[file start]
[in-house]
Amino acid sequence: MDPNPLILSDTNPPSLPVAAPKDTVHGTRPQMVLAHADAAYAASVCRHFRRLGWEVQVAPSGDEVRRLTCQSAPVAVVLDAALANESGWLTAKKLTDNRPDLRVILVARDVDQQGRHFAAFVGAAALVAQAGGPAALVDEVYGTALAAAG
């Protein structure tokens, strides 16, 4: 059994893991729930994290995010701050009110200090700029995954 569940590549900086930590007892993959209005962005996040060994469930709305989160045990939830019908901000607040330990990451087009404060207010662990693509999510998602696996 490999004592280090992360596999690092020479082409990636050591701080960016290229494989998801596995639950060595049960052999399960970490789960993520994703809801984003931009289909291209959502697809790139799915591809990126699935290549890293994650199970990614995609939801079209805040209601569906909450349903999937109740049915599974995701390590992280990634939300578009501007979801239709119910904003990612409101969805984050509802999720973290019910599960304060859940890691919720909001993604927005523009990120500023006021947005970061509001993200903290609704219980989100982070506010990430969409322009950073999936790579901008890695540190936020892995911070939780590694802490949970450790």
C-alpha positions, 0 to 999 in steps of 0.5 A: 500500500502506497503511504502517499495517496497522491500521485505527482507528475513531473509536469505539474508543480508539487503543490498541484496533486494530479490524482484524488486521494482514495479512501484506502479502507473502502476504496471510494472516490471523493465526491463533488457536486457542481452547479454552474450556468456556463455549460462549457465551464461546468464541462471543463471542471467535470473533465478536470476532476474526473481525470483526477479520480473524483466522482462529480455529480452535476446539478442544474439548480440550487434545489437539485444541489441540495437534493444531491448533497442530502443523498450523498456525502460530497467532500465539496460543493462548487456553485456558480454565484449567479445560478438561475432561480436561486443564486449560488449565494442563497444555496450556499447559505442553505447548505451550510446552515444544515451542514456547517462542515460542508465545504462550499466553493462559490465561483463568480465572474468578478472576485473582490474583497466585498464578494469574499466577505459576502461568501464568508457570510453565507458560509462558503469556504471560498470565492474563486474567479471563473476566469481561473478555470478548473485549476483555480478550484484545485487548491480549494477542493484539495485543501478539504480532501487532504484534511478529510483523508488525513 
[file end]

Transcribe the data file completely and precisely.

[in-house]
Amino acid sequence: MDPNPLILSDTNPPSLPVAAPKDTVHGTRPQMVLAHADAAYAASVCRHFRRLGWEVQVAPSGDEVRRLTCQSAPVAVVLDAALANESGWLTAKKLTDNRPDLRVILVARDVDQQGRHFAAFVGAAALVAQAGGPAALVDEVYGTALAAAG
């Protein structure tokens, strides 16, 4: 059994893991729930994290995010701050009110200090700029995954 569940590549900086930590007892993959209005962005996040060994469930709305989160045990939830019908901000607040330990990451087009404060207010662990693509999510998602696996 490999004592280090992360596999690092020479082409990636050591701080960016290229494989998801596995639950060595049960052999399960970490789960993520994703809801984003931009289909291209959502697809790139799915591809990126699935290549890293994650199970990614995609939801079209805040209601569906909450349903999937109740049915599974995701390590992280990634939300578009501007979801239709119910904003990612409101969805984050509802999720973290019910599960304060859940890691919720909001993604927005523009990120500023006021947005970061509001993200903290609704219980989100982070506010990430969409322009950073999936790579901008890695540190936020892995911070939780590694802490949970450790």
C-alpha positions, 0 to 999 in steps of 0.5 A: 500500500502506497503511504502517499495517496497522491500521485505527482507528475513531473509536469505539474508543480508539487503543490498541484496533486494530479490524482484524488486521494482514495479512501484506502479502507473502502476504496471510494472516490471523493465526491463533488457536486457542481452547479454552474450556468456556463455549460462549457465551464461546468464541462471543463471542471467535470473533465478536470476532476474526473481525470483526477479520480473524483466522482462529480455529480452535476446539478442544474439548480440550487434545489437539485444541489441540495437534493444531491448533497442530502443523498450523498456525502460530497467532500465539496460543493462548487456553485456558480454565484449567479445560478438561475432561480436561486443564486449560488449565494442563497444555496450556499447559505442553505447548505451550510446552515444544515451542514456547517462542515460542508465545504462550499466553493462559490465561483463568480465572474468578478472576485473582490474583497466585498464578494469574499466577505459576502461568501464568508457570510453565507458560509462558503469556504471560498470565492474563486474567479471563473476566469481561473478555470478548473485549476483555480478550484484545485487548491480549494477542493484539495485543501478539504480532501487532504484534511478529510483523508488525513 